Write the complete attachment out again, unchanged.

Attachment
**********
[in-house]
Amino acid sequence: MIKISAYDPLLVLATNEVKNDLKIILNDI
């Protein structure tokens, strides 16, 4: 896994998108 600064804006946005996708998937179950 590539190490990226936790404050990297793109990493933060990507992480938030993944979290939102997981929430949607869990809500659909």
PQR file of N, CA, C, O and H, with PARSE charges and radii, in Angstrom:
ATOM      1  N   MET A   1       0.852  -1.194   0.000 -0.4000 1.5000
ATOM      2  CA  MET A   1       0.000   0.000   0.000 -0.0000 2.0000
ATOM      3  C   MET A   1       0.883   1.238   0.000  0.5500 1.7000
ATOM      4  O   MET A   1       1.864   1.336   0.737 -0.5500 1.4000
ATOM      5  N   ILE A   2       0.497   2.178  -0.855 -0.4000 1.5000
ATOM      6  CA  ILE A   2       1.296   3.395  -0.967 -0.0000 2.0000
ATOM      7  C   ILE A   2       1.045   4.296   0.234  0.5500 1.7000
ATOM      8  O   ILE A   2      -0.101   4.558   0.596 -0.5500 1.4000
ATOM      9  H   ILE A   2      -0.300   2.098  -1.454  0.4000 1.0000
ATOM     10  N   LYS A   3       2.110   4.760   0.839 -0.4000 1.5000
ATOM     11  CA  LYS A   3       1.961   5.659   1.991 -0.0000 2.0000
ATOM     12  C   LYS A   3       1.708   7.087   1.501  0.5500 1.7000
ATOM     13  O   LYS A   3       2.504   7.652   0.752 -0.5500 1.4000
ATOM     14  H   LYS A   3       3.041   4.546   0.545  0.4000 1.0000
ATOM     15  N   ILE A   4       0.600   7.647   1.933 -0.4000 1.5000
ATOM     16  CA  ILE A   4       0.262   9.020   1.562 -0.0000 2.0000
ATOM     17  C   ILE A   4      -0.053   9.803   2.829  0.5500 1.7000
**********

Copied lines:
[in-house]
Amino acid sequence: MIKISAYDPLLVLATNEVKNDLKIILNDI
């Protein structure tokens, strides 16, 4: 896994998108 600064804006946005996708998937179950 590539190490990226936790404050990297793109990493933060990507992480938030993944979290939102997981929430949607869990809500659909």
PQR file of N, CA, C, O and H, with PARSE charges and radii, in Angstrom:
ATOM      1  N   MET A   1       0.852  -1.194   0.000 -0.4000 1.5000
ATOM      2  CA  MET A   1       0.000   0.000   0.000 -0.0000 2.0000
ATOM      3  C   MET A   1       0.883   1.238   0.000  0.5500 1.7000
ATOM      4  O   MET A   1       1.864   1.336   0.737 -0.5500 1.4000
ATOM      5  N   ILE A   2       0.497   2.178  -0.855 -0.4000 1.5000
ATOM      6  CA  ILE A   2       1.296   3.395  -0.967 -0.0000 2.0000
ATOM      7  C   ILE A   2       1.045   4.296   0.234  0.5500 1.7000
ATOM      8  O   ILE A   2      -0.101   4.558   0.596 -0.5500 1.4000
ATOM      9  H   ILE A   2      -0.300   2.098  -1.454  0.4000 1.0000
ATOM     10  N   LYS A   3       2.110   4.760   0.839 -0.4000 1.5000
ATOM     11  CA  LYS A   3       1.961   5.659   1.991 -0.0000 2.0000
ATOM     12  C   LYS A   3       1.708   7.087   1.501  0.5500 1.7000
ATOM     13  O   LYS A   3       2.504   7.652   0.752 -0.5500 1.4000
ATOM     14  H   LYS A   3       3.041   4.546   0.545  0.4000 1.0000
ATOM     15  N   ILE A   4       0.600   7.647   1.933 -0.4000 1.5000
ATOM     16  CA  ILE A   4       0.262   9.020   1.562 -0.0000 2.0000
ATOM     17  C   ILE A   4      -0.053   9.803   2.829  0.5500 1.7000